Vampire Circus was one of the final Gothic horror films produced by Hammer Films. The 1970s saw audiences’ tastes moving towards gorier fare, which made the atmospheric costume dramas offered by Hammer seem downright quaint in comparison. Still, this late effort was one of their more imaginative vampire films, even if its production values were a little weak.
The film opens with an old-fashioned castle-storming. Count Mitterhaus, a vampire, has seduced the schoolmaster’s wife, Anna. She in turn picks up little girls in the woods to present to her new master. As the count says, after feeding on one of the children in a very creepy scene, ‘one lust feeds the other,’ upon which he takes Anna to his bed.
Anna’s husband rallies the townsfolk into an uproar, leading them on a mission of vengeance. It doesn’t go quite as planned, as the townsfolk make no distinction between Anna and her master, despite the schoolmaster’s attempts to save her. In the end, the count curses the people of the town that the blood of their children with revive him.
Fifteen years later, the town still lives in the shadow of its past. It is besieged by a plague (though we never really see that in the film, it’s only talked about, and the healthy townsfolk don’t seem all that concerned). The surrounding towns have set up roadblocks to quarantine the infected, which makes acquiring medicine somewhat more difficult, and the Burgomaster is fretting. In these dark days, comes a traveling circus.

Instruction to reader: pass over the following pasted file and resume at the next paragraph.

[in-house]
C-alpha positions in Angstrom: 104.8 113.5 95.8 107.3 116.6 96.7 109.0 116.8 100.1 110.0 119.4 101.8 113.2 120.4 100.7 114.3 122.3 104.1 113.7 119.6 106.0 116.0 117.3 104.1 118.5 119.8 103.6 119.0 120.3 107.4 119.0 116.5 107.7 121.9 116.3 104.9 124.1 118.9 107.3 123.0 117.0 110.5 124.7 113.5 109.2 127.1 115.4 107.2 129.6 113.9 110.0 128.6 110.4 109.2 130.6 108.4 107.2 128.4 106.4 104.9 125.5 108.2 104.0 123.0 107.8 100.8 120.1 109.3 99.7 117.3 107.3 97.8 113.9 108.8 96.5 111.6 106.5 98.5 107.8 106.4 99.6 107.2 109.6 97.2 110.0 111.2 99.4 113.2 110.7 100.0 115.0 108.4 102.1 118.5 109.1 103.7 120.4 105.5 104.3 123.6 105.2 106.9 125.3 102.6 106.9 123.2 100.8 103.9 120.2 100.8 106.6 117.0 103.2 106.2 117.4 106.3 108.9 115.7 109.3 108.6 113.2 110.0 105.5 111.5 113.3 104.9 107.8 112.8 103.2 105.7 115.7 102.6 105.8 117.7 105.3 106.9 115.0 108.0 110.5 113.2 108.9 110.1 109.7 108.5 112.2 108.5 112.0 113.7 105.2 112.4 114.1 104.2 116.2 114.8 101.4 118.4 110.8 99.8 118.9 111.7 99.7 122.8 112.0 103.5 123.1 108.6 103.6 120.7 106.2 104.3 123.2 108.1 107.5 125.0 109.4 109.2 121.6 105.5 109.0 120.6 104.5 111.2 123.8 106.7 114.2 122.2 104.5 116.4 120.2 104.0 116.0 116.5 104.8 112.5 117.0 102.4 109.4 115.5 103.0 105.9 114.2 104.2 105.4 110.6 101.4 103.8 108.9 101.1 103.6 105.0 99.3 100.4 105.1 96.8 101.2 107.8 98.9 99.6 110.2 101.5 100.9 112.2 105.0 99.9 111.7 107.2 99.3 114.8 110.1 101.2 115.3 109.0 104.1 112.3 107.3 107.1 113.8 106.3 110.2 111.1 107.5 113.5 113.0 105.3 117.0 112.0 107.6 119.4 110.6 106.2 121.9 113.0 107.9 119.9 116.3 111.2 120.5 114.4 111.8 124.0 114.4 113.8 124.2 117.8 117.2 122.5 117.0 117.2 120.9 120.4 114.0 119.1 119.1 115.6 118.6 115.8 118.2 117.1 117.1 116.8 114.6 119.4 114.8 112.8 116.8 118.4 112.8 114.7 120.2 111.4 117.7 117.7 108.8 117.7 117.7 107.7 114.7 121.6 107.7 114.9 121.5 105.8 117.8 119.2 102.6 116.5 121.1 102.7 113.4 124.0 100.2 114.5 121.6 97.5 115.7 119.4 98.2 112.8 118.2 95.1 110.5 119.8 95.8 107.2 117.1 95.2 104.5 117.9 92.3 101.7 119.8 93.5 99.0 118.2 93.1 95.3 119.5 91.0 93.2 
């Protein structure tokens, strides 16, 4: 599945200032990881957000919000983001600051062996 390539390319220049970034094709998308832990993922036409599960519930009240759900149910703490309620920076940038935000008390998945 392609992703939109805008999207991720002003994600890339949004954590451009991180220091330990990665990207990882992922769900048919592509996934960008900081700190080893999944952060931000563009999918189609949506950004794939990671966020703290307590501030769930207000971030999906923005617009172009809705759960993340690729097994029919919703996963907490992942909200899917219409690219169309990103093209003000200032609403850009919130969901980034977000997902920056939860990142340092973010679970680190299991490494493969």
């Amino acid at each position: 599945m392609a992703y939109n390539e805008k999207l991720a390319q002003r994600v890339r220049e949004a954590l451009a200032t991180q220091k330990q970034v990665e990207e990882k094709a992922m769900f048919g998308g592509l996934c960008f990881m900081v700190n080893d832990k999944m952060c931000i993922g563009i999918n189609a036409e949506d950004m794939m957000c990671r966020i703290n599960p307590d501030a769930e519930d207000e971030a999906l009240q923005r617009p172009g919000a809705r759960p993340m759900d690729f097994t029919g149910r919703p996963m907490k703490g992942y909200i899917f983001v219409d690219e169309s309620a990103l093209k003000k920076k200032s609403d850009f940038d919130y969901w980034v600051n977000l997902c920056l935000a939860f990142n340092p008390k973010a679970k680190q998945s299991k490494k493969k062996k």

‘Circus’ is probably too strong a word. It’s a small troop of performers; some acrobats, a lion tamer, dancers, a strong man, and a little person. It’s more of a carnival sideshow, really. But it is impressive, almost magical. Of course, it’s all black magic intended to distract the townspeople as their children are taken.
Anna is the Ring Mistress of this circus. She’s joined by Mitterhaus’s cousin Emil, who’s more odd looking than scary. He seduces the schoolmaster’s daughter, though I can’t imagine how. Anna has also brought twins, a boy and girl, her children (presumably with Mitterhaus).
Vampire Circus includes a lot of the features of Hammer’s classic period horrors, but feels a little less substantial. The sets are simpler, the costumes aren’t as nice, the visuals are less lush. It’s still a big production compared to most horror B movies, but a step down from Hammer’s heyday. The plot structure is familiar, but the set up is more original than the typical Hammer film. The circus breathes a lot of life into the old formula.